STM 1991 Conference, Interlaken
(Switzerland)
Calculation of Effects of Tunnel Junction Geometry in
Scanning Tunneling Microscopy
G. I.
Márk^{a}
Institut fur Physik , Universitat Basel, Klingelbergstrasse
82, CH4056
Basel, Switzerland
E.
Balázs
Institute of Physics, Technical University, H1521 Budapest,
Hungary
Corresponding author: G. I.
Márk , mark@sunserv.kfki.hu
, Nanostructures
Laboratory , MFA Research
Institute for
Technical Physics and Materials Science
H1525 Budapest, P.O.Box.49., Hungary
Our other publications on STM
simulation are available here.
ABSTRACT
A theoretical study of current
density for the case of tunneling through phenomenological^{1}
and variationally^{2} calculated metalvacuummetal (MVM)
potential barriers is presented. The twodimensional time dependent
Schrödinger equation is solved numerically. Spectroscopic effects
(e.g. the effects of low work function tip patches) as well as electron
focusing effects are investigated within the framework of this model.
Predictions of semiclassical calculations (e.g. geometrical asymmetries
in I(V) curves) are verified.
This work was partially supported by the Swiss National Science
Foundation.
^{1} N. Garcia, C. Ocal and F. Flores, Phys. Rev. Lett.
50, 2002 (1983).
^{2} E. Balazs & L.Orosz, Surf. Science 238, 341
(1990).
^{a} Permanent address: Institute
of Physics, Technical University,
H1521 Budapest,
Hungary
METHOD
The time dependent Schödinger equation is solved by Fourier
transform method. Given an initial state Psi_{
0 }(r) the method allows us to calculate
the time evolution of the wave function. The potential seen by an
electron when tunneling from one electrode to the other is approximated
as
V(s) = V_{elst}(s) + V_{xc}(s)
+ V_{im}(s) + V_{oc}(s)
where s is the arch length of
a semiclassical WKB trajectory measured from the cathode to the actual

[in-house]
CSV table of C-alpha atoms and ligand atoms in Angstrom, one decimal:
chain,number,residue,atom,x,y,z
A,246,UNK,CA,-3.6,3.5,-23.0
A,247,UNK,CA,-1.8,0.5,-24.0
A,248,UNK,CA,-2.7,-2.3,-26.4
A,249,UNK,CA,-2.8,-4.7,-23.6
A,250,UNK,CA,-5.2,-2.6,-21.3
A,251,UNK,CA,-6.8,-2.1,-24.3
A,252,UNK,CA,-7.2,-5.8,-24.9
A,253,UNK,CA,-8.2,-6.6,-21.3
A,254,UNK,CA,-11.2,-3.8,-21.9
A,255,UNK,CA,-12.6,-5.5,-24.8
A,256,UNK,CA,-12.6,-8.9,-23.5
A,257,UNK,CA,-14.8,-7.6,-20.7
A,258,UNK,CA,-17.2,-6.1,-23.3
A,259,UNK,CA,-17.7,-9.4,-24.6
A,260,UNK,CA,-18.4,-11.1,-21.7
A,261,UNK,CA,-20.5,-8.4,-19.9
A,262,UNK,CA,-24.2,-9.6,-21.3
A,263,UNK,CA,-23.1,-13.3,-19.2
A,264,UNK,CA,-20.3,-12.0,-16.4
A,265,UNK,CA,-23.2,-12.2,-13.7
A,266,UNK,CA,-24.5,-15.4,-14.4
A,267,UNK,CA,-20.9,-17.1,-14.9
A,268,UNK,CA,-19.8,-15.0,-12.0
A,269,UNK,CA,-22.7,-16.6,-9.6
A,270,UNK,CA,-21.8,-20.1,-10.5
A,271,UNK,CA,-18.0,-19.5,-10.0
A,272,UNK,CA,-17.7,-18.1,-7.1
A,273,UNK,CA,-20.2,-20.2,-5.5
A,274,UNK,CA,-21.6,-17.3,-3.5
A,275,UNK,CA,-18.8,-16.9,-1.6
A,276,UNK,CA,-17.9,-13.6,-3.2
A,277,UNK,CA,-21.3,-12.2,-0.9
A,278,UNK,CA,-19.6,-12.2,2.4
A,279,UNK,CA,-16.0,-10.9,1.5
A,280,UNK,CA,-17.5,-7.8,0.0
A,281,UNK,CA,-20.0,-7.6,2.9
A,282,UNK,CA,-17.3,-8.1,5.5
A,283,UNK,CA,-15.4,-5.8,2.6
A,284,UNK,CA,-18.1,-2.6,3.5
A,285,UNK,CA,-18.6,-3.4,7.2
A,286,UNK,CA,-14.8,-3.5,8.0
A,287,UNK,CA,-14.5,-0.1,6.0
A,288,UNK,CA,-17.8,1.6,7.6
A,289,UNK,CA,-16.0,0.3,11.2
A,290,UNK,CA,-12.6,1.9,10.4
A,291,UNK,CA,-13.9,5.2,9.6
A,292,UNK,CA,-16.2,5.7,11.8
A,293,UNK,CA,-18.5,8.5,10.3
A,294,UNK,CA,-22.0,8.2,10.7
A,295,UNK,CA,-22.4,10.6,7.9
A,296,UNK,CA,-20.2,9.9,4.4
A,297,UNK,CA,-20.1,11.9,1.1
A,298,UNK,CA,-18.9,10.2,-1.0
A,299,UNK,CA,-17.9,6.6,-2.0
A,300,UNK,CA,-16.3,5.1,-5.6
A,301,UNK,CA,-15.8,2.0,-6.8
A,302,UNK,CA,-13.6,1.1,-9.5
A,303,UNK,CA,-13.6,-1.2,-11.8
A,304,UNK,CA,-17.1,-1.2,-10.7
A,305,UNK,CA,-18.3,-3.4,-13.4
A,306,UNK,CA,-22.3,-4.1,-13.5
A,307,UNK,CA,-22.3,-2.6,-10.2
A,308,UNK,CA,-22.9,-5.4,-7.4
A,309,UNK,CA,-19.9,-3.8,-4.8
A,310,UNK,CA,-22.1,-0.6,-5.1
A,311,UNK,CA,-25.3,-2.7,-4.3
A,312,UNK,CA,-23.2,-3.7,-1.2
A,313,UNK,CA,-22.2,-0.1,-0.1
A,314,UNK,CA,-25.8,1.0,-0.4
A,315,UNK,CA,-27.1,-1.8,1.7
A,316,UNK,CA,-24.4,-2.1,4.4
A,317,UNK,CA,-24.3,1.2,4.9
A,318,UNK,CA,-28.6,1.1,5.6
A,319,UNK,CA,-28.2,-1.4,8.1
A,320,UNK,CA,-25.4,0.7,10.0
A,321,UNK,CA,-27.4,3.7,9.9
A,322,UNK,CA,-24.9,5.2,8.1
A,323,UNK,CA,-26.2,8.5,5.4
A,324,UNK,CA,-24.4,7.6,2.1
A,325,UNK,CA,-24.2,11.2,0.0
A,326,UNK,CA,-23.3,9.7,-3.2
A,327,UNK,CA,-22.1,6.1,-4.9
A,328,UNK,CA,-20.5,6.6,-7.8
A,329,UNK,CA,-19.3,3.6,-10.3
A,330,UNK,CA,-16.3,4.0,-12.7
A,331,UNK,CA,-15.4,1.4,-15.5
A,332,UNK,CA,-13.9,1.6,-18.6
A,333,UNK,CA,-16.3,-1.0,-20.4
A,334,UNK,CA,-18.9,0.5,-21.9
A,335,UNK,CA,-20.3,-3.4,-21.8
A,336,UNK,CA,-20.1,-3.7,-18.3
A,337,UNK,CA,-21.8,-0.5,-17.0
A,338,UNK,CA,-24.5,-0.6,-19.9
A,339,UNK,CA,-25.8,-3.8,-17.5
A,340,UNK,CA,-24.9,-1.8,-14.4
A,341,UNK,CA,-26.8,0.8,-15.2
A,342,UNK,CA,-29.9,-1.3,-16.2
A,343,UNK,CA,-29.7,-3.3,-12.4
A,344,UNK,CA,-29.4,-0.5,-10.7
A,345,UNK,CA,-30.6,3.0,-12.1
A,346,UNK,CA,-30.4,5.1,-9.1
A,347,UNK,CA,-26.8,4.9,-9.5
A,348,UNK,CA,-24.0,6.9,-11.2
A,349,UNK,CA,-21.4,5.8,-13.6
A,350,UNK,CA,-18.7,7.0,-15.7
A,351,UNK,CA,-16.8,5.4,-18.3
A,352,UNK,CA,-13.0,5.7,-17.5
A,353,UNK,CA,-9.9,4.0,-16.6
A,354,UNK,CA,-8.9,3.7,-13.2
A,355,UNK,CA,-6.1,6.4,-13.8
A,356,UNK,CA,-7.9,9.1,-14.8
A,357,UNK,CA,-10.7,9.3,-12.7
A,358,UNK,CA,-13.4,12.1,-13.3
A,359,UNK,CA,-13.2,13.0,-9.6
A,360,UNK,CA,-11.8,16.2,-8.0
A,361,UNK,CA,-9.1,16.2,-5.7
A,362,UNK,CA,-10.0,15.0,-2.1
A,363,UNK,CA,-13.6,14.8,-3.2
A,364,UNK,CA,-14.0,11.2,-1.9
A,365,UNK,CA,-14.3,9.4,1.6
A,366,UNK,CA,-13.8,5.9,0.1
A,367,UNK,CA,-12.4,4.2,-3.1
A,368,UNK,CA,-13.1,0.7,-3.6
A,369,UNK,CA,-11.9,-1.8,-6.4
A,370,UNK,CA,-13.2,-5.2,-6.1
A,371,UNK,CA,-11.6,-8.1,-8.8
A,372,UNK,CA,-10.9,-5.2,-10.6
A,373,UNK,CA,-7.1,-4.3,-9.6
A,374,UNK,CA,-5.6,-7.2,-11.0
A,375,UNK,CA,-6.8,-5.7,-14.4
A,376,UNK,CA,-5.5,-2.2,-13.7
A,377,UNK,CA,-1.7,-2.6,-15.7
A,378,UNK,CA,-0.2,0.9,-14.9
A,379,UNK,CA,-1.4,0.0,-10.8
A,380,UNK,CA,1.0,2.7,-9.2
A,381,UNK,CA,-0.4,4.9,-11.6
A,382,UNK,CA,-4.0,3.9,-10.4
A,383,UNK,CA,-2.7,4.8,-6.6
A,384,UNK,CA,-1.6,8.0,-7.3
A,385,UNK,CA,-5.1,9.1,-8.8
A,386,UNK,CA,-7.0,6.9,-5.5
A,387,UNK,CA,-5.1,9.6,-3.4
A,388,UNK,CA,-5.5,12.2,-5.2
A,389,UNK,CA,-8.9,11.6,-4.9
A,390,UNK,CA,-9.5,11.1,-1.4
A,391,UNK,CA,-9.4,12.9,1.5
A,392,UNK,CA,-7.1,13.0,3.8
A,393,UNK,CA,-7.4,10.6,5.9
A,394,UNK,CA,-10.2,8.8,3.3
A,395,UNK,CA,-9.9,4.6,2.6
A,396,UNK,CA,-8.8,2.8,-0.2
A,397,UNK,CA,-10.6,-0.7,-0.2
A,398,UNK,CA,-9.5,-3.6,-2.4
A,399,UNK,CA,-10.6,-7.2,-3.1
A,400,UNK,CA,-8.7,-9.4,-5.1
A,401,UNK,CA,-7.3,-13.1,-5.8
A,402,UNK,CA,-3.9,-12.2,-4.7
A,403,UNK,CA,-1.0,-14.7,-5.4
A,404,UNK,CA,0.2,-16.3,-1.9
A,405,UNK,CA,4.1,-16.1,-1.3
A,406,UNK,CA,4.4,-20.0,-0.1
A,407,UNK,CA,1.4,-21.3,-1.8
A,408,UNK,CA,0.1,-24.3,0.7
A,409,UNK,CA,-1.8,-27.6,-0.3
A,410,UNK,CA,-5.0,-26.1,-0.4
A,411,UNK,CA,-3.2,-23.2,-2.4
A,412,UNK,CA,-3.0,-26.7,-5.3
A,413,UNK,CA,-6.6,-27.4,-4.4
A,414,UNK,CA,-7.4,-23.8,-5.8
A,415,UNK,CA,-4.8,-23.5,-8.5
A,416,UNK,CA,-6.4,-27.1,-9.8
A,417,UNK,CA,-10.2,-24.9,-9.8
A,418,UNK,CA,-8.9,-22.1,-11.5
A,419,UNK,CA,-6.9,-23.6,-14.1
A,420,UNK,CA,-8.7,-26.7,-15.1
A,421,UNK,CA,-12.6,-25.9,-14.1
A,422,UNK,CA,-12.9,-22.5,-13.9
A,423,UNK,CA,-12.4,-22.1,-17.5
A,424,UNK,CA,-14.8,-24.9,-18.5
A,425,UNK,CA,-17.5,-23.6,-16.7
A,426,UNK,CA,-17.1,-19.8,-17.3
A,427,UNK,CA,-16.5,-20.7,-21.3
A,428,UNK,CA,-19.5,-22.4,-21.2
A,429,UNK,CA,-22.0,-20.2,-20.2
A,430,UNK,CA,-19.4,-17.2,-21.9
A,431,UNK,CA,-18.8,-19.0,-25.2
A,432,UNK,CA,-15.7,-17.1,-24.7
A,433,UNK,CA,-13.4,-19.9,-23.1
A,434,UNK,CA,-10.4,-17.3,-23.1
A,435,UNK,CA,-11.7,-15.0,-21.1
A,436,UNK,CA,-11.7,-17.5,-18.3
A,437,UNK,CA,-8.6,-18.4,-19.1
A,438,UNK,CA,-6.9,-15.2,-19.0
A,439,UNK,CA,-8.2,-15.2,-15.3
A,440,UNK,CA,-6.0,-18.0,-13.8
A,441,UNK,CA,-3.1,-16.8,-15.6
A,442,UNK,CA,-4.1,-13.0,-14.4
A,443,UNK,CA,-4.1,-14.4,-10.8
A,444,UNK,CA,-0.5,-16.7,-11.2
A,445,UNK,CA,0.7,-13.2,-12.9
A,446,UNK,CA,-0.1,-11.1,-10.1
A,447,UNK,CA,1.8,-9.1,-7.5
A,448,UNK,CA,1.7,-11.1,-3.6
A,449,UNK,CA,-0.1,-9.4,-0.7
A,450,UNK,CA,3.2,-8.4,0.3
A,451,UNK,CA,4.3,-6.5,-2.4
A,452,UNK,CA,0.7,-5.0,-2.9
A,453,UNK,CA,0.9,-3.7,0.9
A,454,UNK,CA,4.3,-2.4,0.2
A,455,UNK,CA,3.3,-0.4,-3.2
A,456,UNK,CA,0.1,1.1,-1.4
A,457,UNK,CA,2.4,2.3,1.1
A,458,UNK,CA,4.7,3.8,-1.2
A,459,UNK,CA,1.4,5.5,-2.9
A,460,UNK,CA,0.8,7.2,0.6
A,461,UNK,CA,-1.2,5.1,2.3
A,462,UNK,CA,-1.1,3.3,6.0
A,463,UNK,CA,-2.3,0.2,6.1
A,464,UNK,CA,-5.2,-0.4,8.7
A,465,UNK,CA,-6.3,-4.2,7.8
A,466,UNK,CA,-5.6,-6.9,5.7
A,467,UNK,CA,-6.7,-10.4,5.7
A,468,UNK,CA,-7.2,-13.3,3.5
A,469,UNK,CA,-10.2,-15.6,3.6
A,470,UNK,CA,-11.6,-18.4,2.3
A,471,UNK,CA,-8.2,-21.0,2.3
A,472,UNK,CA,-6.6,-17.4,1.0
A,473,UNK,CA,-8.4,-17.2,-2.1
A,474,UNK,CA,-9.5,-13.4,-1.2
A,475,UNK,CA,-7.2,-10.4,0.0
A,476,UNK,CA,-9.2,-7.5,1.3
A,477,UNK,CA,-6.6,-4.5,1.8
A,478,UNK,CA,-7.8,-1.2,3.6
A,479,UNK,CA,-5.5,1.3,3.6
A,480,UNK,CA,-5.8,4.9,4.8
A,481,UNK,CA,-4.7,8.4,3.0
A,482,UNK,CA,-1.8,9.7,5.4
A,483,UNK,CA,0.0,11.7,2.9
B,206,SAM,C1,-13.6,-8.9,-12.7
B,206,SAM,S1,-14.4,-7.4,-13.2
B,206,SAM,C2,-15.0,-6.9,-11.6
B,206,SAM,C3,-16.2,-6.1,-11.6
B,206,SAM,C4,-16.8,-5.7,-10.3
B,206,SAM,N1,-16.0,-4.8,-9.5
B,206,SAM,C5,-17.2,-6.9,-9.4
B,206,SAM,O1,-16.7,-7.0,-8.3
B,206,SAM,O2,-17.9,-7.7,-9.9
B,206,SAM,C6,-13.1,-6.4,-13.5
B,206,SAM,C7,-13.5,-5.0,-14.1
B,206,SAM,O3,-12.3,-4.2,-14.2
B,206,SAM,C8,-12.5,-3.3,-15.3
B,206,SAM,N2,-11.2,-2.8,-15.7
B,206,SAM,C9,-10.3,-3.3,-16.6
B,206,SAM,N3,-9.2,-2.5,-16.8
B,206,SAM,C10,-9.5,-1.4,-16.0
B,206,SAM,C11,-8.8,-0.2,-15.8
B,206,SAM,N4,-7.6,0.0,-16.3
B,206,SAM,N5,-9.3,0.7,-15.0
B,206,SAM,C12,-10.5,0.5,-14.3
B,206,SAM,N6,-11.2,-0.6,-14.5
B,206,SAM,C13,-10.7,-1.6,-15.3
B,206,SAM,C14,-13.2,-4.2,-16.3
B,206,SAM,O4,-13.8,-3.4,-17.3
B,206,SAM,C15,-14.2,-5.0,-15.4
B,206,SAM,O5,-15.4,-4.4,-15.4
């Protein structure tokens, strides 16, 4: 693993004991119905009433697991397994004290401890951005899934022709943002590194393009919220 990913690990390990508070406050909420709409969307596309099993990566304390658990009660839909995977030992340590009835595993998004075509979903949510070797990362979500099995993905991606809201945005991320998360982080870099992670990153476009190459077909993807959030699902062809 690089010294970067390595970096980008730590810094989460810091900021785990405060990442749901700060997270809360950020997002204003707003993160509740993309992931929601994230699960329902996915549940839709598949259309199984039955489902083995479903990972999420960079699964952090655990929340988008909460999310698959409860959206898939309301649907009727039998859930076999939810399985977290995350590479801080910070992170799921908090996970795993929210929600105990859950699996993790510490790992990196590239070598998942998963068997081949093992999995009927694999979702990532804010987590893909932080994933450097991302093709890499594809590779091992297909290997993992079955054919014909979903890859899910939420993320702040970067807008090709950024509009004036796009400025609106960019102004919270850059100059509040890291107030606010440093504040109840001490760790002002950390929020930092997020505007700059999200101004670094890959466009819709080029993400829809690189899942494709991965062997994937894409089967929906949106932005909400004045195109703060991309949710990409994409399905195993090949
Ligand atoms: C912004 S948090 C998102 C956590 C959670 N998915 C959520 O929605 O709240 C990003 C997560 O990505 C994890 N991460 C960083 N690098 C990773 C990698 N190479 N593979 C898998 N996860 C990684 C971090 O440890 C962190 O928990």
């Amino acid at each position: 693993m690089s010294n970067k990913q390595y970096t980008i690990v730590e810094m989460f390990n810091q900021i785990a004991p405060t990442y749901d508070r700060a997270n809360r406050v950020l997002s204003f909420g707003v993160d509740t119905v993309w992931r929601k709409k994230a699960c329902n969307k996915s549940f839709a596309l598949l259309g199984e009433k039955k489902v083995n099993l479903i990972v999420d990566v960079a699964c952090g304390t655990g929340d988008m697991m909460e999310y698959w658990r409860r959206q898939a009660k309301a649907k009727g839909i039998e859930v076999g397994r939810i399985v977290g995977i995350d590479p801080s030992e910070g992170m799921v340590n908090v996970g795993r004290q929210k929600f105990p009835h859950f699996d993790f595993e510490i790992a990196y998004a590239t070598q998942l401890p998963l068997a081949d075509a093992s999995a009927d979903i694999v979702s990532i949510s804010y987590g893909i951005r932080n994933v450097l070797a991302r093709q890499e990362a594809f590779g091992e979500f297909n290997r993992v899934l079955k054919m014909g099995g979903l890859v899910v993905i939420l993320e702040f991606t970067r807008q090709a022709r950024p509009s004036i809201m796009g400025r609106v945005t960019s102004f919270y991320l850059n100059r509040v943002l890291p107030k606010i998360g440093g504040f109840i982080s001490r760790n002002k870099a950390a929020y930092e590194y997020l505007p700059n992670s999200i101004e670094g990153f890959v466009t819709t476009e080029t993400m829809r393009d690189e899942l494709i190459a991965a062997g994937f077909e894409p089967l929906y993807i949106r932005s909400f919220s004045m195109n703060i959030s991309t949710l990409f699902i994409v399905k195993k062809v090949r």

position of the electron, V_{elst}(s)
is the electrostatic potential due to the electron density and for the
exchange correlation potential the usual Wignerformula is used. The
image potential is calculated as an infinite sum. The potential V_{oc}(s) arises from the
external bias and the contact potential. The potential barrier
approximated in this way aligns with that obtained in a quasiSCF way^{1}.
In tip negative case the semiclassical trajectories were approximated
by the lines of force of
the electrostatic field, for tip positive biases straight lines perpendicular to the
sample plane were chosen.
ASSUMPTIONS
The tip and the surface are of the same material, (Au, E_{F} = 5.5 eV,
Phi = 5.2 eV). The incident wave function is assumed to be a
Gaussian wave packet
RESULTS
 Tip negative current is smaller than tip positive one.
 Large spatial oscillations occur in the current in the
interface region
 Influence of the tip shape seems to be important
ACKNOWLEDGEMENT
The authors express their gratitude to the IBM, Hungary for supporting
their participation at this Conference.
GIM gratefully acknowledges the hospitality at the Institute fur
Physik, Universitat Basel, Switzerland
REFERENCES
 N. Garcia, C. Ocal and F. Flores, Phys.Rev.Letters
50(1983)2002.
 E. Balázs and L. Orosz, Surf. Sci. 238(1990)341.

FIG.1. STM model geometry.
Surface of the plane sample and the hyperbolic tip is shown together
with an isodensity line of the incoming wave packet.


FIG.2. Contours of
constant V_{eff}(z,r).
Contour spacing is 0.02 Hartree.
Thick line: V_{eff} = E_{F}.


FIG.3. Current density for
tip negative bias (wave packet coming from the tip). Upper figure is
for the whole model, lower figure is
for the tunneling channel.


FIG.4. Current density for
tip positive bias (wave packet coming from the sample). Upper figure is
for the whole model, lower figure is
for the tunneling channel. 


FIG.5.a. Radial current
density for tip negative bias (wave packet coming from the sample).
Thick line: measured at tip apex, thin line: measured at sample
surface. Oscillations are numerical artefacts. 
FIG.5.a. Radial current
density for tip positive bias (wave packet
coming from the tip). Thick line: measured at tip apex, thin line:
measured at sample surface. Oscillations are numerical artefacts.


FIG 6. Radial tunnel
current density measured at tip apex for tip positive case (wave packet
coming from the tip) and at sample surface for tip negative case (wave packet
coming from the sample). Oscillations at the top of the tip negative curve are
due to numerical error.

Last updated: Feb 10, 2004
by Géza I. Márk
, mark@sunserv.kfki.hu
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